List iconAll’s Well That Ends Well:
Act 1, scene 1
List icon

All’s Well That Ends Well
Act 1, scene 1



Characters in the Play

Entire Play

In All’s Well That Ends Well, a woman is given in marriage to the man she longs for, but, because she…

Act 1, scene 1

Bertram, having become a ward of the court upon his father’s death, departs from Rossillion. Helen, whose own physician-father has…

Act 1, scene 2

The King of France refuses to take sides in the war between Siena and Florence, giving his courtiers permission to…

Act 1, scene 3

Bertram’s mother, the Countess of Rossillion, learns of Helen’s love for Bertram and forces Helen to confess this secret. When…

Act 2, scene 1

The King bids farewell to the French courtiers going off to war, having commanded Bertram to remain behind. Helen arrives…

Act 2, scene 2

The Countess sends the Fool to the court with a letter for Helen.

Act 2, scene 3

Having cured the King, Helen is given several courtiers from whom to choose a husband as her reward. When she…

Act 2, scene 4

Parolles brings Helen word that Bertram is leaving for Tuscany and that she is to get permission from the King…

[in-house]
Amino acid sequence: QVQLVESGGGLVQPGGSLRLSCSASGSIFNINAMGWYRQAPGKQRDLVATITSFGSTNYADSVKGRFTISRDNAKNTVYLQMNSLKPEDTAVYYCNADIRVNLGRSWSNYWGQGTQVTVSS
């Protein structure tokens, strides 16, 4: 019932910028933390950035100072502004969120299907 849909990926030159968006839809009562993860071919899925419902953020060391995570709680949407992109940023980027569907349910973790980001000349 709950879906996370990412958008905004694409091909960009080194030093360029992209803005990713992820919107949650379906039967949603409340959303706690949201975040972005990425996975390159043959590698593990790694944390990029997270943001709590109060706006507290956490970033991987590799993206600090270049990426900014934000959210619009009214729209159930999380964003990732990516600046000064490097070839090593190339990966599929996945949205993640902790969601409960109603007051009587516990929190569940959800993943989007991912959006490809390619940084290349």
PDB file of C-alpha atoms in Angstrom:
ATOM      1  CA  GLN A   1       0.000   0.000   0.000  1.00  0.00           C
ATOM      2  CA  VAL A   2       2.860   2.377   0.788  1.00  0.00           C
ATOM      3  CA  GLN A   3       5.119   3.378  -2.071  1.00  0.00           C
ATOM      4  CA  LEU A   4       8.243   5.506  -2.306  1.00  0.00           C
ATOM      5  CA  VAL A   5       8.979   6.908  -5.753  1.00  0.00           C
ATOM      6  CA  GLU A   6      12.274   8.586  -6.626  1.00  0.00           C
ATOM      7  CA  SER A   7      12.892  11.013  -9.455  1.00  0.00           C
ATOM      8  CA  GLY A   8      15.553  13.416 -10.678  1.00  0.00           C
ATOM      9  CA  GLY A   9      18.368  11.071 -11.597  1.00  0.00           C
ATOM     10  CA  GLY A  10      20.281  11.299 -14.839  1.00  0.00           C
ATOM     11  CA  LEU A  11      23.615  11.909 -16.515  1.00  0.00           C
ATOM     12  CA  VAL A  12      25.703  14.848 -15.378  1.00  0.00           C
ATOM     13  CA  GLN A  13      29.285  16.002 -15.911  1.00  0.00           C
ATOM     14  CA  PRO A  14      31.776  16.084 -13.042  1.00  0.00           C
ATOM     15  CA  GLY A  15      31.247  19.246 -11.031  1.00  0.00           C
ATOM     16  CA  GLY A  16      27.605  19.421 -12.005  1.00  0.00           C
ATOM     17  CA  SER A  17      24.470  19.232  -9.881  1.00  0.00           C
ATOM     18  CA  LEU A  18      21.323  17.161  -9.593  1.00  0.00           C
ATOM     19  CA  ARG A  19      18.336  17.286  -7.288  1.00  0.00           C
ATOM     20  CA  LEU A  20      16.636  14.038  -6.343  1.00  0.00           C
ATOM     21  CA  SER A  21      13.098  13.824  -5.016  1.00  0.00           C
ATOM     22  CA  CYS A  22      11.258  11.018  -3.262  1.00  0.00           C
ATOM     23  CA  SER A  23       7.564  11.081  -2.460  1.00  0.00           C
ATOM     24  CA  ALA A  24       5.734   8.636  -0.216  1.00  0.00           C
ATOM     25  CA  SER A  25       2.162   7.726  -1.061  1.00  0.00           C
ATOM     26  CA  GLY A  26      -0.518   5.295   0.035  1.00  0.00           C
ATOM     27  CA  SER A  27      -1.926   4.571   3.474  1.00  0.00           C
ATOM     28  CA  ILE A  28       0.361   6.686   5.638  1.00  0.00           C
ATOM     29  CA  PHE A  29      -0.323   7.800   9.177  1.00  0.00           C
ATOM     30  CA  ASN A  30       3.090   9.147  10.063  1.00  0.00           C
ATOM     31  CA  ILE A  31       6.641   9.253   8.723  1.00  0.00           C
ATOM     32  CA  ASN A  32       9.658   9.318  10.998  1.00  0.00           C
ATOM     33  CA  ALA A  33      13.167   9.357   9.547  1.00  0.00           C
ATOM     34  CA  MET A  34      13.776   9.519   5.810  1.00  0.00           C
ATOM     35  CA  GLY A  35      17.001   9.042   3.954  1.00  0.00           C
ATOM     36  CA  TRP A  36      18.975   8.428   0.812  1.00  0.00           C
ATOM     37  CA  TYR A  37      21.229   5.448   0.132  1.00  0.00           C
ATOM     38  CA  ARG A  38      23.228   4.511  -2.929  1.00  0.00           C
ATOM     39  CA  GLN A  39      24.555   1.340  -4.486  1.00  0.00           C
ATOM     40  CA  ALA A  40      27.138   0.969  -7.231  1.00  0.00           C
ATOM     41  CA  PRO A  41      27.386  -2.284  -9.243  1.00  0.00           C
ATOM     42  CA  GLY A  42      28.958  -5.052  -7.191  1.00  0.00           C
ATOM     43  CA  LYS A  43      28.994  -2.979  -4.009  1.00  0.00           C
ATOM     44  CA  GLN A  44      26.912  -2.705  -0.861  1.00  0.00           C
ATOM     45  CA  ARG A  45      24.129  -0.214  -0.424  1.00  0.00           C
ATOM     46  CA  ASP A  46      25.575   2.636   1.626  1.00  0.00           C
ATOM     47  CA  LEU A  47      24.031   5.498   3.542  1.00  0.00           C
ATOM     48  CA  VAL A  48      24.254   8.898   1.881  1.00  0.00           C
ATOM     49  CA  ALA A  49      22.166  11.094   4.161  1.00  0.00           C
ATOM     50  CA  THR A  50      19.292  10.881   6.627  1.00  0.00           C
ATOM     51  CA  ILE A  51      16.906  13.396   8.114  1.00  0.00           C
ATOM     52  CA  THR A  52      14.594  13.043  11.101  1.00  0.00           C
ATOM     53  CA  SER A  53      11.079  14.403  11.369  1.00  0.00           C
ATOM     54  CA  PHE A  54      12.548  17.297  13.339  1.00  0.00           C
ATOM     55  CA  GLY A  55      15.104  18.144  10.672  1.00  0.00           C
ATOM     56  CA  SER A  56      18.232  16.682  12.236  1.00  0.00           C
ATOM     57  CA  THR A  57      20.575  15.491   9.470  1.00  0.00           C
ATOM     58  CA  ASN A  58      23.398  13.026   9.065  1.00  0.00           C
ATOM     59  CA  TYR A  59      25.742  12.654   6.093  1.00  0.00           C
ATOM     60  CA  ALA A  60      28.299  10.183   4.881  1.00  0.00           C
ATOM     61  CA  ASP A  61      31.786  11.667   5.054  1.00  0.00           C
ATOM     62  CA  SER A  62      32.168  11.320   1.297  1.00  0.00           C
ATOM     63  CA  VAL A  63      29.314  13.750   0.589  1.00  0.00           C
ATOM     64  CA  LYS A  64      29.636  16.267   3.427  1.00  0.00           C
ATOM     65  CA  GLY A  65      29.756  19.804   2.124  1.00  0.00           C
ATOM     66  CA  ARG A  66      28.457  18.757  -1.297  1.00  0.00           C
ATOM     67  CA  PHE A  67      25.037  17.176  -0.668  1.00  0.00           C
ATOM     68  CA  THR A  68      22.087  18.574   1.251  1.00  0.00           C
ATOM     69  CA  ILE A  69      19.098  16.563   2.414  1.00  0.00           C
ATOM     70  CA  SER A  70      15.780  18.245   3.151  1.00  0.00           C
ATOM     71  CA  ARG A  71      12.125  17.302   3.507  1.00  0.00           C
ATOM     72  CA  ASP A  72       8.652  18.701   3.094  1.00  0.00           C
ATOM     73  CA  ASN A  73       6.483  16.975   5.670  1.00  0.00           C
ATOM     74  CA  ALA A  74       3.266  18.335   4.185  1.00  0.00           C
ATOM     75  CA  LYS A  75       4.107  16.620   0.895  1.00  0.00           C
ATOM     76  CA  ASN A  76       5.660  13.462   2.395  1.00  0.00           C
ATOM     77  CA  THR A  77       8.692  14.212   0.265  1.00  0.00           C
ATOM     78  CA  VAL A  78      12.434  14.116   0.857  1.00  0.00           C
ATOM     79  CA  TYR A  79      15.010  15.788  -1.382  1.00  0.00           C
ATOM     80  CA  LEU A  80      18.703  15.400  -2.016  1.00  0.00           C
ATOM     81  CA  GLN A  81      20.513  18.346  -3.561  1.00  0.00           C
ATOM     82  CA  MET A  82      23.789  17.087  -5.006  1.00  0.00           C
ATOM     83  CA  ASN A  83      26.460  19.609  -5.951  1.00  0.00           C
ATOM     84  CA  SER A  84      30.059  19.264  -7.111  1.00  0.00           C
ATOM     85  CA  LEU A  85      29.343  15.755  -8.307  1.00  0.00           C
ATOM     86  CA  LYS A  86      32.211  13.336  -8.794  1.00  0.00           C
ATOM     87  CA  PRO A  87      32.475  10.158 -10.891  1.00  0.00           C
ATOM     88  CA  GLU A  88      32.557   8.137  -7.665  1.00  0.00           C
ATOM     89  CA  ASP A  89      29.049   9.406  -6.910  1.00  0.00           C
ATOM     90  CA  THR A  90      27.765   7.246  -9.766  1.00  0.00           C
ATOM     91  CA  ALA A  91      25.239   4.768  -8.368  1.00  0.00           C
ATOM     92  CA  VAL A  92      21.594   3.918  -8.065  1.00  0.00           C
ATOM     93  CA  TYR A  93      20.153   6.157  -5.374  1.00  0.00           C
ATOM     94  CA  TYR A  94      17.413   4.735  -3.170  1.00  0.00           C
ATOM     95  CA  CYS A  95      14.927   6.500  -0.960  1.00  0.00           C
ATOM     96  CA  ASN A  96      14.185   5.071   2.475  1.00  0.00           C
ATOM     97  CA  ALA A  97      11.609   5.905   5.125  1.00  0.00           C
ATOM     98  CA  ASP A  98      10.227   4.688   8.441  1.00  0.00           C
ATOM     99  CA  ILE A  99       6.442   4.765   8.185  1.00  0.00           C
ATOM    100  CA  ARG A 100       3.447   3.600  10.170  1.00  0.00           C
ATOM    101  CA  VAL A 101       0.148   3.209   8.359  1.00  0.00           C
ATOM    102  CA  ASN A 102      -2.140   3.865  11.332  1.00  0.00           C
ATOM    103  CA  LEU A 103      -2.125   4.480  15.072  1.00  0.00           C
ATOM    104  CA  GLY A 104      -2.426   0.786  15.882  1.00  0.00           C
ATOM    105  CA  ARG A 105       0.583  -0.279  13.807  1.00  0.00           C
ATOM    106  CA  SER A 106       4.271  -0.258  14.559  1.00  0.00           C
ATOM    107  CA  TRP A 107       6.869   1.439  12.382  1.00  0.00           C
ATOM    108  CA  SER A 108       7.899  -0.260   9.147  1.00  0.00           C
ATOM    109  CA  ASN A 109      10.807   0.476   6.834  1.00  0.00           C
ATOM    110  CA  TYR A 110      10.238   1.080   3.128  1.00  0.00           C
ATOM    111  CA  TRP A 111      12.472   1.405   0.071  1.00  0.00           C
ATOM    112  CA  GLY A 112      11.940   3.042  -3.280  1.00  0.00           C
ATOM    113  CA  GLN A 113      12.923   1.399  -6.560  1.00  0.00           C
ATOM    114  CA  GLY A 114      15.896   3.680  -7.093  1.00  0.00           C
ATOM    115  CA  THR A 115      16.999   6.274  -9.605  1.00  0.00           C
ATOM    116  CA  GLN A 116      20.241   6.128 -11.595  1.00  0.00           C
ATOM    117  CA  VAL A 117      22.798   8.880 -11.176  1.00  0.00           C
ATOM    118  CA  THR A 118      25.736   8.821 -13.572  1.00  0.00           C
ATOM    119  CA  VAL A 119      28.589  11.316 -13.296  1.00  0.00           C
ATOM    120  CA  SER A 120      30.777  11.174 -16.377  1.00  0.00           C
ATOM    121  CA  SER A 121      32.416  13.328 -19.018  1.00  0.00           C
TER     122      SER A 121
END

Act 2, scene 5

Bertram is warned that Parolles is an untrustworthy coward. Bertram gives Helen a letter and instructs her to go immediately…

Act 3, scene 1

The Duke of Florence greets French courtiers who have come to fight on his side.

Act 3, scene 2

The Fool returns to Rossillion with a letter from Bertram that tells the Countess of his plan to run away…

Act 3, scene 3

Bertram is put in command of the Duke of Florence’s cavalry.

Act 3, scene 4

The Countess is given the letter left for her by Helen, in which Helen sets out her intention to make…

Act 3, scene 5

Helen, on her pilgrimage, meets Diana, whom Bertram has been attempting to seduce.

Act 3, scene 6

The French lords in Florence decide that Parolles’ unhappiness about the loss of the troop’s drum can be used as…

Act 3, scene 7